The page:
Department chairs were asked to tell us the percentage of their start-up cost packages that came from positions being left vacant until funds can be accumulated for that purpose, from endowment income or annual giving designated for these purposes, from state appropriations, from the general operating budget of the department, from the general operating budget of the college, from the general operating budget of the university, or from other sources. On average, they told us that over half of their funding came from the general operating budget of the college or the university. Even chairs at public institutions said that less than 10% of their start-up costs came from state appropriations.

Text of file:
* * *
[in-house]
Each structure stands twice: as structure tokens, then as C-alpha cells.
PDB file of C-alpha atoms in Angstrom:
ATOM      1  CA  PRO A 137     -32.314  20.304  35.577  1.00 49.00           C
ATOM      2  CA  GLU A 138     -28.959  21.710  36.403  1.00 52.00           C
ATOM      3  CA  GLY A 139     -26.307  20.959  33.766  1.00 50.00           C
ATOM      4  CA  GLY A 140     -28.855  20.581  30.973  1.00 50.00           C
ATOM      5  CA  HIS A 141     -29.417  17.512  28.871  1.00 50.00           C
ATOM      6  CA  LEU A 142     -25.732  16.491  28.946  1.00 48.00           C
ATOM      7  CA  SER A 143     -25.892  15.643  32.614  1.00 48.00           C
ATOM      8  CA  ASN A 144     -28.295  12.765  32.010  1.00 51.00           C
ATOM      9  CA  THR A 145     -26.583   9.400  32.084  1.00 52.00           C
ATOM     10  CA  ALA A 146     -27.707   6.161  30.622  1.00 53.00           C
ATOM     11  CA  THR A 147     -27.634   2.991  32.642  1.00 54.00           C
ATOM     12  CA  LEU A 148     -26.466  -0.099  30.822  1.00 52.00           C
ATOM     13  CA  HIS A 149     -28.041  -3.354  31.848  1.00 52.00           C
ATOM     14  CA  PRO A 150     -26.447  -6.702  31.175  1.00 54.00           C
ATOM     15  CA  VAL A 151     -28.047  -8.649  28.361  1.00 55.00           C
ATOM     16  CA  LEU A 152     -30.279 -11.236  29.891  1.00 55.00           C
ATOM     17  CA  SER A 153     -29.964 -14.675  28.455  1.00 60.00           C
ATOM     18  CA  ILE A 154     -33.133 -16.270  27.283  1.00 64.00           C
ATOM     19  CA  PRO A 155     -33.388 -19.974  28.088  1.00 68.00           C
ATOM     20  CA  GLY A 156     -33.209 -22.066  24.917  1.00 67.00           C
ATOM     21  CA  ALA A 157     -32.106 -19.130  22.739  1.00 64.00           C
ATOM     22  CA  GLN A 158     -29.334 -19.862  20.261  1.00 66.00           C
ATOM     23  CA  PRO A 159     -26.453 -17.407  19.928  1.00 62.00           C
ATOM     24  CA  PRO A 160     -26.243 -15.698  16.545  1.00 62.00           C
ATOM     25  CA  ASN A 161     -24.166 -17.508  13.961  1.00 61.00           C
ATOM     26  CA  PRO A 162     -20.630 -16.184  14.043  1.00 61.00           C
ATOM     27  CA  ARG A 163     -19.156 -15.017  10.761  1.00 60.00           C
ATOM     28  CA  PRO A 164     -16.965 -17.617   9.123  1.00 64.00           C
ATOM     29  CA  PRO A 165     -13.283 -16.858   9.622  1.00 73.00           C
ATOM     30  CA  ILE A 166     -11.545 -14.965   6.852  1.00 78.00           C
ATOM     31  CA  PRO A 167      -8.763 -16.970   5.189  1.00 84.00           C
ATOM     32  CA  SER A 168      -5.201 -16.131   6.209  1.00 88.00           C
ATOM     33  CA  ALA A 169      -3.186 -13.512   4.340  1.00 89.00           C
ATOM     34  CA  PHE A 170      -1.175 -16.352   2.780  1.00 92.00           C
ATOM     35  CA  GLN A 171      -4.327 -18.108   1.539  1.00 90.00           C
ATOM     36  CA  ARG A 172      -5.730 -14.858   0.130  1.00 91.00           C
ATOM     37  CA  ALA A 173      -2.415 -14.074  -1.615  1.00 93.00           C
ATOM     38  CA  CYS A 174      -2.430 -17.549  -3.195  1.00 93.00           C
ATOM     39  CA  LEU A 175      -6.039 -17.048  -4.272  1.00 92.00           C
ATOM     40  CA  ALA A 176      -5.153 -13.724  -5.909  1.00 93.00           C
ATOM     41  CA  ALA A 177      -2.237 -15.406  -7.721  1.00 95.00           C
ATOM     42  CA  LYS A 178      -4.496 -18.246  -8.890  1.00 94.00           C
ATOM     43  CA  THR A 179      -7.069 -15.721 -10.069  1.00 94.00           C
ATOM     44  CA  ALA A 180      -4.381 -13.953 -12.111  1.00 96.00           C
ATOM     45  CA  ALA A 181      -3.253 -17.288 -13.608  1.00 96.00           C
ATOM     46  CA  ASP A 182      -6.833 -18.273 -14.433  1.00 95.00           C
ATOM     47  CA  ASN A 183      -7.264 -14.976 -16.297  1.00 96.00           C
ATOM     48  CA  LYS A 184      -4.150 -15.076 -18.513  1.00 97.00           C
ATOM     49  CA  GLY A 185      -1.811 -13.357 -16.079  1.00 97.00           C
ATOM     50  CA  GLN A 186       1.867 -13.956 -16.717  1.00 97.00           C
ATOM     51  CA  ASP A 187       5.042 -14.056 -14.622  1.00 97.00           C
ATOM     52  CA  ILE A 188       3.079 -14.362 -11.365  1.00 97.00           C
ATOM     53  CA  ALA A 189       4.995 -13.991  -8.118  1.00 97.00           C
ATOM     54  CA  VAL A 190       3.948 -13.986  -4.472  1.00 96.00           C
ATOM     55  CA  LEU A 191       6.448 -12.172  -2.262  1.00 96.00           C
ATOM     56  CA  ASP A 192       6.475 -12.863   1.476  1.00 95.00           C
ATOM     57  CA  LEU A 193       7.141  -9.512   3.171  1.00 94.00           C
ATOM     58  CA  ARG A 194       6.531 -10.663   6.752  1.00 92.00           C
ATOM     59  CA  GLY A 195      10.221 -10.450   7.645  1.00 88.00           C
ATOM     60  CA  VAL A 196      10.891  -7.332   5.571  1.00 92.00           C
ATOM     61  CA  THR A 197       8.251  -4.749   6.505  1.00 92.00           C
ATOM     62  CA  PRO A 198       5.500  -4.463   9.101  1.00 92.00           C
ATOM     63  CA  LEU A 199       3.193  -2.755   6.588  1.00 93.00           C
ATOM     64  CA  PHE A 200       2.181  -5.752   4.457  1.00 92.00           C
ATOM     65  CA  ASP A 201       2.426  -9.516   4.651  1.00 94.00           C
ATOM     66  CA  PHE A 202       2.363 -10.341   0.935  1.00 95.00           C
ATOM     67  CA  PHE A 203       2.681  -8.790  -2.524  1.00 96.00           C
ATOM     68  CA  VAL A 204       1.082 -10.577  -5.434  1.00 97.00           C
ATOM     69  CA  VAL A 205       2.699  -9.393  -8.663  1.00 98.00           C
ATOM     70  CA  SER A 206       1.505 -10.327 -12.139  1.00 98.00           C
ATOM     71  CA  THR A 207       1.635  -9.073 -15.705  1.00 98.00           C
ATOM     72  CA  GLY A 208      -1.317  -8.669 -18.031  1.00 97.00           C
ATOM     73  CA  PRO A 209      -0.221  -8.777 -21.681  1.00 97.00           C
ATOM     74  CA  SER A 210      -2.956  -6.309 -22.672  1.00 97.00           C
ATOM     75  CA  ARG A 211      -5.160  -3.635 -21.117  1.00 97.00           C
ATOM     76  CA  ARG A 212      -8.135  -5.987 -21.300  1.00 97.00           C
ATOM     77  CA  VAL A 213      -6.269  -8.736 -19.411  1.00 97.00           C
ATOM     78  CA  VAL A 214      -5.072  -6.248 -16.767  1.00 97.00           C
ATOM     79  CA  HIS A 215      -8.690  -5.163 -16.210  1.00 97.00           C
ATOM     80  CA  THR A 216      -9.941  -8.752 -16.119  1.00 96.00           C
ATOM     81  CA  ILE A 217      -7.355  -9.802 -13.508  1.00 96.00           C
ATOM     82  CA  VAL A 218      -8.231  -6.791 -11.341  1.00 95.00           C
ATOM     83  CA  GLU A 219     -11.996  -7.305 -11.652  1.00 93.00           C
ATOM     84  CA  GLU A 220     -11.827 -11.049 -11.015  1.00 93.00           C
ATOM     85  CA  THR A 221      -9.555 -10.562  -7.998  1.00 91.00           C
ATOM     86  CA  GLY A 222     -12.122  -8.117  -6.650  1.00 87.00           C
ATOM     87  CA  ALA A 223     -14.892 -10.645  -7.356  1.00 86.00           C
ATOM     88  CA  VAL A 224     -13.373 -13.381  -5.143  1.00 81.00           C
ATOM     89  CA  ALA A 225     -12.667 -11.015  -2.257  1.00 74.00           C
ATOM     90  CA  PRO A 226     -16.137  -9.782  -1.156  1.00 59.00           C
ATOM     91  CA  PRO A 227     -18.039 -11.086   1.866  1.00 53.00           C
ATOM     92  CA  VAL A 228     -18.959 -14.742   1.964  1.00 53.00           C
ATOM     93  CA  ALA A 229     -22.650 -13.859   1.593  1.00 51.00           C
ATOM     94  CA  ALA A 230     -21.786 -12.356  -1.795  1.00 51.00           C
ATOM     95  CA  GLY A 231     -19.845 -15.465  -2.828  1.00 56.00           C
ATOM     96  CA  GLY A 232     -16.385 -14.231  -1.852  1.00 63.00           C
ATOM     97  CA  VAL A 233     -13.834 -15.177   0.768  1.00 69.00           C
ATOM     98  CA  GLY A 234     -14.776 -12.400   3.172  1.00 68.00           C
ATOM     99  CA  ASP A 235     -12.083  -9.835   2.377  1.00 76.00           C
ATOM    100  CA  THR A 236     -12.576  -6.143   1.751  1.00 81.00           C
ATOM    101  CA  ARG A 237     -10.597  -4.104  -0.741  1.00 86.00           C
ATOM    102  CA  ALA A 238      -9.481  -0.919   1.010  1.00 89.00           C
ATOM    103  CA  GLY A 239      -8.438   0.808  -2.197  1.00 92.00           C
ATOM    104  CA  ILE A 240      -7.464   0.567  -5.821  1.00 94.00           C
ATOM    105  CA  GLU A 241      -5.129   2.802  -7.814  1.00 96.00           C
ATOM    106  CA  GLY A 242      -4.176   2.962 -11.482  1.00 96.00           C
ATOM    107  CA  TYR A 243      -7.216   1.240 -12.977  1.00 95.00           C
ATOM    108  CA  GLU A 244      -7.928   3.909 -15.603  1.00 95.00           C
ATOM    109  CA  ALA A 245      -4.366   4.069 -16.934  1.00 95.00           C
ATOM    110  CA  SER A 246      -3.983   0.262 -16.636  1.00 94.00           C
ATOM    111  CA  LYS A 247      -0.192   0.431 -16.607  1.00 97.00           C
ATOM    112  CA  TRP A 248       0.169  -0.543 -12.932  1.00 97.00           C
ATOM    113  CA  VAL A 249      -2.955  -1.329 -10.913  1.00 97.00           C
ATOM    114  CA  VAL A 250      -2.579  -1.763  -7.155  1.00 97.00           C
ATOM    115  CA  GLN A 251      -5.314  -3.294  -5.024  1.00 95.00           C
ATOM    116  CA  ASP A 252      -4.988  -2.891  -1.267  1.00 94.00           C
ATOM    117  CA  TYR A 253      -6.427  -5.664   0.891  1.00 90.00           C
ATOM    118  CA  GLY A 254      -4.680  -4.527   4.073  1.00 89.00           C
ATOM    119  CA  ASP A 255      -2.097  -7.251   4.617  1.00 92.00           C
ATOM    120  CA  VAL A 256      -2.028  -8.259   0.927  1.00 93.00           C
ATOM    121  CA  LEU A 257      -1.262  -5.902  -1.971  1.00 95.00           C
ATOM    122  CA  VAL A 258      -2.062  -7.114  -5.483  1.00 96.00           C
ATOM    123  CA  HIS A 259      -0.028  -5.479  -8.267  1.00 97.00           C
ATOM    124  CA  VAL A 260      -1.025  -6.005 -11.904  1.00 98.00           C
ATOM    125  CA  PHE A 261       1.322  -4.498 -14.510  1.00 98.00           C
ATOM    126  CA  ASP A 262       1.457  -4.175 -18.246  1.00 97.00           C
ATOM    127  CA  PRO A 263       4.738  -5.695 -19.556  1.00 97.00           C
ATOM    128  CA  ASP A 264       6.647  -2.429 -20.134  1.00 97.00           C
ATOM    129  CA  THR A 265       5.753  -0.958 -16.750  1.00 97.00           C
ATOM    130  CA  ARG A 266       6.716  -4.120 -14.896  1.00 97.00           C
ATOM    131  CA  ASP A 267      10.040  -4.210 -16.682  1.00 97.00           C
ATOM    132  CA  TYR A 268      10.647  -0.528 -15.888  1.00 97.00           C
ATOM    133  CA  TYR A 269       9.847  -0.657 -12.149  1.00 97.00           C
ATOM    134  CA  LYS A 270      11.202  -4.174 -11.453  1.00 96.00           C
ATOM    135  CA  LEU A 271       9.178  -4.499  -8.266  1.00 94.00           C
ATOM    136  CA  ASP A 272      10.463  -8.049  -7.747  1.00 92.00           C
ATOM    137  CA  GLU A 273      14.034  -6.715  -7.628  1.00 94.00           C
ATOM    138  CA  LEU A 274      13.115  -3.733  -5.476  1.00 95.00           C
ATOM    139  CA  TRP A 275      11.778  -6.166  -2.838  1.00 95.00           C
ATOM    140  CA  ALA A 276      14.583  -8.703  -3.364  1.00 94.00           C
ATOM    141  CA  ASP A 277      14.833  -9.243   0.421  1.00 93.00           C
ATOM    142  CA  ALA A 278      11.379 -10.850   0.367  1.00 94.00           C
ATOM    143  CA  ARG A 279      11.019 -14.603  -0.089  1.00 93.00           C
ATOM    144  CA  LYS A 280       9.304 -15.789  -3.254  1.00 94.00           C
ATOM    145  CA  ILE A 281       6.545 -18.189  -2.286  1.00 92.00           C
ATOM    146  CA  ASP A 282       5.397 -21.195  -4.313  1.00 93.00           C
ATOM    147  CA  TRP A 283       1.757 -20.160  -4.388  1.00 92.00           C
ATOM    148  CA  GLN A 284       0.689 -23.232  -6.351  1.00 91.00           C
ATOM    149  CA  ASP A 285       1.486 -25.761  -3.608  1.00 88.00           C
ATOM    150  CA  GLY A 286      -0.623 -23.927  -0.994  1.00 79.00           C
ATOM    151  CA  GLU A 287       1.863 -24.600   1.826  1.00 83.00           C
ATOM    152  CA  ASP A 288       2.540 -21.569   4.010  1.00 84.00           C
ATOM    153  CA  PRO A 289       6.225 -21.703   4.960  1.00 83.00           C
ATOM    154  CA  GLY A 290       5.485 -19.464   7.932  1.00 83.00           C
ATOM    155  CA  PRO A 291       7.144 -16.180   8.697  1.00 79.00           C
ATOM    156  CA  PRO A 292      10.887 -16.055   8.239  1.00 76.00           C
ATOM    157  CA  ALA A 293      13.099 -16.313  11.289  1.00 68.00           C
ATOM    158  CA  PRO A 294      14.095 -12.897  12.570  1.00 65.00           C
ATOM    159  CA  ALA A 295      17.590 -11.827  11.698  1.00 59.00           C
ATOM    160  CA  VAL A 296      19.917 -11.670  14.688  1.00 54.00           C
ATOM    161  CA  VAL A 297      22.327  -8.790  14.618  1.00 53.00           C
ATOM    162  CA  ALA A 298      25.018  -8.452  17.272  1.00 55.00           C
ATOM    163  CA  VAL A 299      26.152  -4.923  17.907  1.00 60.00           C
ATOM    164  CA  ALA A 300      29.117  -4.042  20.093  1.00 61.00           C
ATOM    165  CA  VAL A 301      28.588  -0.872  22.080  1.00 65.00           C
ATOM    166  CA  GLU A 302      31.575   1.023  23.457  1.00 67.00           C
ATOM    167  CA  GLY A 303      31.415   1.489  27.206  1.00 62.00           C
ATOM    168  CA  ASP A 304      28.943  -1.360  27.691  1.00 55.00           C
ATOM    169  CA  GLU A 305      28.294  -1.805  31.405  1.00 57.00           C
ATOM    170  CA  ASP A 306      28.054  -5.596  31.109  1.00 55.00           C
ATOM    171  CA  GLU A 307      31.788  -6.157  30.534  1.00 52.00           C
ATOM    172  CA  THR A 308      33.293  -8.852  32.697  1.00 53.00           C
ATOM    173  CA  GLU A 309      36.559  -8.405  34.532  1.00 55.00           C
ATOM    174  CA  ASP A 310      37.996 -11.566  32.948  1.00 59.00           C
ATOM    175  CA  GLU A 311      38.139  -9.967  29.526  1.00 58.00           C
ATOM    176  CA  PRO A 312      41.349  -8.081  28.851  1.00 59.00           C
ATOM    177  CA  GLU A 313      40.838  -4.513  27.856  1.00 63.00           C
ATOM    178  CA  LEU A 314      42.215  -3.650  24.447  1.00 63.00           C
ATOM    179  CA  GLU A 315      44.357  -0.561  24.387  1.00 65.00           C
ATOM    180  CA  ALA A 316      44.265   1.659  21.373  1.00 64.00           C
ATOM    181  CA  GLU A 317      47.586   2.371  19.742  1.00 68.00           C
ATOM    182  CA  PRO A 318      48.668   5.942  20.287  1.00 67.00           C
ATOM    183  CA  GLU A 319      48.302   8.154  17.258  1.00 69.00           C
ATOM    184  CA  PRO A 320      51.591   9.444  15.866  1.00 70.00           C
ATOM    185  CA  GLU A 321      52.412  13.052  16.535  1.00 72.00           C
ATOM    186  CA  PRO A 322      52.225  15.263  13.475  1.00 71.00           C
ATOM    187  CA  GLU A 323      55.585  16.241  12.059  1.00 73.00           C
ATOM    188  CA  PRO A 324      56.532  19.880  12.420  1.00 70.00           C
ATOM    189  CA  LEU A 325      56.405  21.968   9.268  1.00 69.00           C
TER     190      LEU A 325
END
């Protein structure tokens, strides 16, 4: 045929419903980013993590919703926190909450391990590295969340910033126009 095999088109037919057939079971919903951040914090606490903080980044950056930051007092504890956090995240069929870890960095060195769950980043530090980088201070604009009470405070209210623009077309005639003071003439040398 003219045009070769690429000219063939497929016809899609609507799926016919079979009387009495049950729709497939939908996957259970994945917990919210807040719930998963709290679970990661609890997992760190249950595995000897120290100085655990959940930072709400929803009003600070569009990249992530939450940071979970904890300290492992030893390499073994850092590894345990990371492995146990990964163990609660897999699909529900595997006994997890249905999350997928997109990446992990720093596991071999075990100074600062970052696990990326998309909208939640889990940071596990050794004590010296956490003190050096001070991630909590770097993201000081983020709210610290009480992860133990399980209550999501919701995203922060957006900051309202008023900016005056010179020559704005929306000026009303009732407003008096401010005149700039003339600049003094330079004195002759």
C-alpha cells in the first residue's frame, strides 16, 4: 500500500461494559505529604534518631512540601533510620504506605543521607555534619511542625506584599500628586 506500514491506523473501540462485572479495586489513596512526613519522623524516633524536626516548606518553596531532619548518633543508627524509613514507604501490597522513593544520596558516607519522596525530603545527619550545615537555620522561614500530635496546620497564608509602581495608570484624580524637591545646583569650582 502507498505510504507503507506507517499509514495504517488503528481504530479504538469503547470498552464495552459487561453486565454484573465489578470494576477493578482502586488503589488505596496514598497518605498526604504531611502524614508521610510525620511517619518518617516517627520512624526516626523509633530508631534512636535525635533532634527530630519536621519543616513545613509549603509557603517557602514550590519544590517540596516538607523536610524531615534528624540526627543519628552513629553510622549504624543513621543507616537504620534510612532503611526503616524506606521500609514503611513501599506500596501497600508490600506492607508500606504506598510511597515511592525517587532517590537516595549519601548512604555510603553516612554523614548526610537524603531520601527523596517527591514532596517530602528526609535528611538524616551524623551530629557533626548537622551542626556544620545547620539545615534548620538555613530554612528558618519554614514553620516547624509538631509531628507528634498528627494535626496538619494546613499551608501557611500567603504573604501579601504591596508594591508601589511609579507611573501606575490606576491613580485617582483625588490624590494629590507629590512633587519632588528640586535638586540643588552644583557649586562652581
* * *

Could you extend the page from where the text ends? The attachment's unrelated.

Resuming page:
Turning to the laboratory space allocation questions, almost all private universities assign laboratory space to all new assistant professors regardless of whether they have external funding for their research. However, about 11% of the engineering departments at public universities only provide laboratory space to assistant professors with external grants; this rises to almost 20% at the engineering departments in the publics that are not located in Research I universities. Once laboratory space was allocated, over 42% of the respondents said that faculty members were always or usually expected to cover the costs of operations and maintenance of the space through indirect cost recoveries received on external grants, while about 37% said they were never expected to do so. Departments in private and Research I universities were more likely to be in the always or usually group and less likely to be in the never group. Engineering was the field in which faculty members were most often not expected to cover the costs of their laboratories, but even here this occurred at only about one quarter of departments.